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    Traumatic brain injury claims

    A traumatic brain injury (TBI) is often the result of a swift or heavy blow to the head which causes damage to the brain. A TBI is a form of Acquired Brain Injury (ABI) which is an injury that has occurred since birth.

    Brain injuries are complex with a broad spectrum of subsequent effects for victims and their families. Some TBIs may have non-existent or very minimal long-term medical implications whereas others can result in serious comas and even death.

    Medical advancement has meant there has been an improvement in knowledge and treatment but dealing with potentially life-changing consequences of a brain injury remains unwavering for the time being.

    In the UK it is estimated that 1 million people annually visit hospital following a head injury. Statistics indicate that there are certain people predisposed to having a brain injury, the most obvious gauge being gender or age.

    Most at risk

    • Males are thought to be twice as likely to have a brain injury than females
    • People aged between 15-29 years are most vulnerable
    • Motorcyclists suffer the most severe kind of brain injury and account for the majority of cases, with falls and violence a close second
    • Domestic and industrial settings are common places where head injuries occur
    • Persons aged over 75 years
    • Alcohol use by the victim or the person causing the injury contributes to a large share of brain injury statistics
    • Young children under 5 years are higher risk than others, with thousands becoming disabled each year
    • Research shows that accidents happen usually in the summer months and after school, with nearly half occurring on the roads



    There are three kinds of brain injury: diffuse, focal and hypoxic-ischemic.


    Focal injuries are restricted to a specific part of the brain and can be easily picked up on a CT scan or X-ray. Contusions are a form of focal brain injury which results in damaged brain tissue. They usually appear in the frontal and temporal lobes and when they are present in the brainstem they can cause double vision.


    Diffuse damage is microscopic and occurs throughout the brain in many different areas affecting the axons which enable nerve cells to communicate with each other.

    Commonly known as DAI, Diffuse Axonal Injury affects an individual’s organisation skills, memory and attention levels. It takes place all over the brain causing bleeding (haemorrhage) and in addition, toxic chemicals are released in the days that follow an injury. The frontal and temporal lobes of the brain are the most susceptible. It can also result in vision problems in some cases.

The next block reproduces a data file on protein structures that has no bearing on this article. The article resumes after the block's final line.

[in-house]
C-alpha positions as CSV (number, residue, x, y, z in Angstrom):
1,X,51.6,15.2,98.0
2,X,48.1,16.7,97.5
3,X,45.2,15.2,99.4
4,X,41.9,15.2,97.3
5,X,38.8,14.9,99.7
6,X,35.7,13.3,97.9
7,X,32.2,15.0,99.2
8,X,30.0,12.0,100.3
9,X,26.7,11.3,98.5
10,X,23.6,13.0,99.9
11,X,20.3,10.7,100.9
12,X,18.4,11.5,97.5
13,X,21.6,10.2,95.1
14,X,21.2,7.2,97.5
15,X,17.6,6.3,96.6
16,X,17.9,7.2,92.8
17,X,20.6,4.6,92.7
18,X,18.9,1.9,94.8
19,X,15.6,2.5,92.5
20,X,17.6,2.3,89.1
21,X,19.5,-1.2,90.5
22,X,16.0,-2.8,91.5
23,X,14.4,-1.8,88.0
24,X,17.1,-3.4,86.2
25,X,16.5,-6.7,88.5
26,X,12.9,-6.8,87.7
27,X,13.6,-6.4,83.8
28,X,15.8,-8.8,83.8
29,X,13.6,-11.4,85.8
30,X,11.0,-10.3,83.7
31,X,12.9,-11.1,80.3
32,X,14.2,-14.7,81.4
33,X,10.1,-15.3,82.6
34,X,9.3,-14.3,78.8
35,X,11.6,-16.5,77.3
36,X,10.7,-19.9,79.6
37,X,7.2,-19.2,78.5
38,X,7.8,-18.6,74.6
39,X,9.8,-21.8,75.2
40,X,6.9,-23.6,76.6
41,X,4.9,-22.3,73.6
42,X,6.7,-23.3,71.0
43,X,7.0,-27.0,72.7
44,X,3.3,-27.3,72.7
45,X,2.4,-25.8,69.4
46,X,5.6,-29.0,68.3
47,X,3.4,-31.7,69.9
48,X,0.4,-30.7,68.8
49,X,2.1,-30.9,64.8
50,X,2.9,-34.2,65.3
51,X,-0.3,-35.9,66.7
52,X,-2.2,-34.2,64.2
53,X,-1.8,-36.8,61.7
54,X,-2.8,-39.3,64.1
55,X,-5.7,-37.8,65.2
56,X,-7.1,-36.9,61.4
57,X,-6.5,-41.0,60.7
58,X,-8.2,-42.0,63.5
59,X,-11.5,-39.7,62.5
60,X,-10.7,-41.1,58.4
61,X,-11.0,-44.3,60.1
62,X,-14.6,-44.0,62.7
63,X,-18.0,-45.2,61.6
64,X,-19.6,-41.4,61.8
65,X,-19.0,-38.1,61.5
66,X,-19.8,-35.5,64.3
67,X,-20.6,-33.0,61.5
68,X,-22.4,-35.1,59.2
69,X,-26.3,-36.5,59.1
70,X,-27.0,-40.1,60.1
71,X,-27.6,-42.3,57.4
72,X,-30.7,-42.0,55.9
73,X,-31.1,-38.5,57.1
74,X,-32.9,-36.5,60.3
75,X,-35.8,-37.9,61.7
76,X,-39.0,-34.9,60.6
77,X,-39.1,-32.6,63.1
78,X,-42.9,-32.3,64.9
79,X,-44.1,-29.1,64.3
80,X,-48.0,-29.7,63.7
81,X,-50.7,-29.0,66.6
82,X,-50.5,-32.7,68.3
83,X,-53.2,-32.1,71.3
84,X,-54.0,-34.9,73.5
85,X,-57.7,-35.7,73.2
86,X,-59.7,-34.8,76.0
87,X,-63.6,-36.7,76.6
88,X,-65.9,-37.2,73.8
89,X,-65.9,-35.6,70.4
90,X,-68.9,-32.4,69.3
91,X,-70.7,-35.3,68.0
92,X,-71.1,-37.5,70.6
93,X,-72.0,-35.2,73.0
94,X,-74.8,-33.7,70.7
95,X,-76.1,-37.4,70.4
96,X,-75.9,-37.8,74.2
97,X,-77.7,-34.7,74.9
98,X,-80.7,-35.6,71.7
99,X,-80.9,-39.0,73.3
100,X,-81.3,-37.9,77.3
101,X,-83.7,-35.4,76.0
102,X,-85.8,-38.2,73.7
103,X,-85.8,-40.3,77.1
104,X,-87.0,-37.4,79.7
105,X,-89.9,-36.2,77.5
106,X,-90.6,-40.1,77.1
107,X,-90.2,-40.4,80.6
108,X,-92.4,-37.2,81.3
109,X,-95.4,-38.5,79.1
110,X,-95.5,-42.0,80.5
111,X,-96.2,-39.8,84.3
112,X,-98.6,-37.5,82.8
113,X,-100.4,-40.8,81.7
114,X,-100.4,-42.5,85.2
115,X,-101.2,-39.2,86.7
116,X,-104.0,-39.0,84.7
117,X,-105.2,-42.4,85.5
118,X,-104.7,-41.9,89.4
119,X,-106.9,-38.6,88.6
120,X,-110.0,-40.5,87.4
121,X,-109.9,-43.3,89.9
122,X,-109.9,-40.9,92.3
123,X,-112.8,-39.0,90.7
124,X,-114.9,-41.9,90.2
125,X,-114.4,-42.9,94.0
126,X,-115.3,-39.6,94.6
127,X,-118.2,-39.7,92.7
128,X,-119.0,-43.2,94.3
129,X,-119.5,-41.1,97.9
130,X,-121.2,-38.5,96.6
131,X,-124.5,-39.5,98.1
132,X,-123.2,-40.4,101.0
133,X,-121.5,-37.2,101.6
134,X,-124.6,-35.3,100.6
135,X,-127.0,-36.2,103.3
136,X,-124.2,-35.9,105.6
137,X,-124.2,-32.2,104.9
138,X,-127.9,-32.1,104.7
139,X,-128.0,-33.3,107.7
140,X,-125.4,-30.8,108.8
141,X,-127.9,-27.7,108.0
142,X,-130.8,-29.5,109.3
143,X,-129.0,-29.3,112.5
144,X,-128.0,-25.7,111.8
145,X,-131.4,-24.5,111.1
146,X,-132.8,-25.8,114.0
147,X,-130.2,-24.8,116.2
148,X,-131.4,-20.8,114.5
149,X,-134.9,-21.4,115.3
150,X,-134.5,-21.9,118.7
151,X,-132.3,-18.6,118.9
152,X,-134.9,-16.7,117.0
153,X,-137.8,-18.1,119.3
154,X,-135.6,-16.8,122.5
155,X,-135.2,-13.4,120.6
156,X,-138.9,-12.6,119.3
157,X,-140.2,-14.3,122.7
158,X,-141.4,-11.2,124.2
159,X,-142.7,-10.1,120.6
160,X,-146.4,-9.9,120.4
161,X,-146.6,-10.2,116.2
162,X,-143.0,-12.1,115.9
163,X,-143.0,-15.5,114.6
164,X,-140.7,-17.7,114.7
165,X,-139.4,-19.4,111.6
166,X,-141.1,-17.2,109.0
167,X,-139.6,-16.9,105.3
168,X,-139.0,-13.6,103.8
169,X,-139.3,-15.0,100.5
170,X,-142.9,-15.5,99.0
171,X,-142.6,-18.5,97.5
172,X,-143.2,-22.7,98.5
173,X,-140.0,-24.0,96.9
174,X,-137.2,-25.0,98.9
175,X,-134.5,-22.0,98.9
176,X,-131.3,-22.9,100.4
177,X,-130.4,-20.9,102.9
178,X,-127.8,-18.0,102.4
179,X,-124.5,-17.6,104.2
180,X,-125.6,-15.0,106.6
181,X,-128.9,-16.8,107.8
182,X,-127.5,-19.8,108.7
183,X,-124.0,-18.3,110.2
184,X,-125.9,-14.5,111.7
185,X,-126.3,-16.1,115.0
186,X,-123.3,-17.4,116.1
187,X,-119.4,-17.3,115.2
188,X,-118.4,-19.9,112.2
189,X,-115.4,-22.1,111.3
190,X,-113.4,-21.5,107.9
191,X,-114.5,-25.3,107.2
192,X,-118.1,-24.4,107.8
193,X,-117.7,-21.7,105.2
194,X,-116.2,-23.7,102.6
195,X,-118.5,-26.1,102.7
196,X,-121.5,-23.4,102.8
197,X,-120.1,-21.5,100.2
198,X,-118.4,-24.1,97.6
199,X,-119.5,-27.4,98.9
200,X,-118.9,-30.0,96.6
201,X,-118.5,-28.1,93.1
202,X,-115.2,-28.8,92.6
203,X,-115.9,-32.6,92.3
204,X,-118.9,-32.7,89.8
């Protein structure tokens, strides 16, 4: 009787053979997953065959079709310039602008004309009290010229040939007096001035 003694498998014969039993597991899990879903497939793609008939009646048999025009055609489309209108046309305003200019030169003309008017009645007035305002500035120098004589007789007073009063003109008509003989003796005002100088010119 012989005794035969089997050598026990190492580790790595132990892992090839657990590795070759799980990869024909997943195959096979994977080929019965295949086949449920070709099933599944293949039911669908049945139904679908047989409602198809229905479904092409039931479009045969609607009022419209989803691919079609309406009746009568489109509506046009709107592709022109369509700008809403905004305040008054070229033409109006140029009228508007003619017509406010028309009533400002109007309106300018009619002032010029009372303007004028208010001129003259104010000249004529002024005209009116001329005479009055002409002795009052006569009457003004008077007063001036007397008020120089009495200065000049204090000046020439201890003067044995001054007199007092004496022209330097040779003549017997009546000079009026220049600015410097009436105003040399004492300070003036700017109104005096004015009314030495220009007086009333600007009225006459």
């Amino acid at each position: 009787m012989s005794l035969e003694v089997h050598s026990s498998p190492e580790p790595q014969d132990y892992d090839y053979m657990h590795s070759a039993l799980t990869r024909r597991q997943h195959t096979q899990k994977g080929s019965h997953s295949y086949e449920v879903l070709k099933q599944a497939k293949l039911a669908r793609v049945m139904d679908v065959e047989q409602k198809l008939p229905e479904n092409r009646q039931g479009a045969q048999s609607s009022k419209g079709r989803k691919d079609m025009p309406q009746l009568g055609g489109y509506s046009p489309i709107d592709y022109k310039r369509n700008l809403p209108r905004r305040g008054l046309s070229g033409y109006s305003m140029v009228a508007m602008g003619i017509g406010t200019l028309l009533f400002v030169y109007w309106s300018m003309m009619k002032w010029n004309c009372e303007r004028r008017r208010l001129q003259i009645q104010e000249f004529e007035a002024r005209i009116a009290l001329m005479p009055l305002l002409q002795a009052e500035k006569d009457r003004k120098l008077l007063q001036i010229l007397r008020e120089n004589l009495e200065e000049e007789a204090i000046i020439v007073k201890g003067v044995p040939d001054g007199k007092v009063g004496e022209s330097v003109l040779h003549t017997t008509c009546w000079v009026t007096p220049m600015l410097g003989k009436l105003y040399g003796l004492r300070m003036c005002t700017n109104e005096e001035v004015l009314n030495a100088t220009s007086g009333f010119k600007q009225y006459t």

Causing significantly reduced cognitive function and memory deficiency, HII causes swelling of the brain, restricting the flow of oxygen.


    Symptoms of a brain injury vary greatly by virtue of the intricacy of the brain and the large array of possible consequences. Some signs may not appear until some weeks after a knock to the head.

    • A headache and dizziness
    • Memory loss
    • Loss of balance
    • Loss of vision
    • Lack of coordination and concentration
    • Behavioural changes or impaired judgement
    • Unusual sensations in the body
    • Seizures
    • Loss of smell or taste
    • Fatigue


    There is no routine treatment for a brain injury, again because of the high number of assorted scenarios possible. Because of the prominence of motorbike accidents in brain injury research, there have been a number of initiatives to try and make driving safer. Motorbike road safety campaigns, airbags in cars, canvassing for no drink driving, awareness campaigns for wearing seat belts and driving at restricted speeds all count towards an effort to reduce brain injuries.

    Safety standards for buggies, prams and shopping trollies have also helped towards reducing the number of young children who fall and experience a brain injury.


    Medical research is investigating ways in which brain damage can be limited by studying how certain medicines become more effective when they are administered within minutes of a brain injury.

    Evidence shows that the sooner treatment can be given, the better the prognosis for the victim.

    Studies into how the healthy parts of the brain compensate for other malfunctioning sections is helping medical professionals learn how this can be developed further and in time, become a bona fide treatment for patients. Equally, the rehabilitation of victims is witnessing progress thanks to technology and pharmacology research.


    At present, there is nothing that is going to dramatically put a halt to brain injuries and the devastating effects they can have on families and victims. Pursuing traumatic brain injury claims is often an afterthought following an accident but it can relieve the strain of living with a brain injury.

    At Jefferies Solicitors, we understand all the implications of an injury of this nature. Rest assured that our lawyers are experts in this field and consideration for our clients’ needs is paramount.


    With over 20 years of experience in helping people make claims for personal injury as a result of an accident, Jefferies Solicitors are the perfect choice for your legal team. In the first instance, we’ll need some initial details from you. Call us on 0800 342 3206 for an informal, confidential discussion, or make an online enquiry and one of our team will be in touch.


    In addition to head and brain injury compensation claims, at Jefferies, we deal with a wide range of compensation claims, including claims for road traffic accidents, accidents at work, industrial injuries and diseases, medical negligence and clinical negligence and construction accident compensation claims. Even if your claim is not for a head or brain injury,  contact us for advice.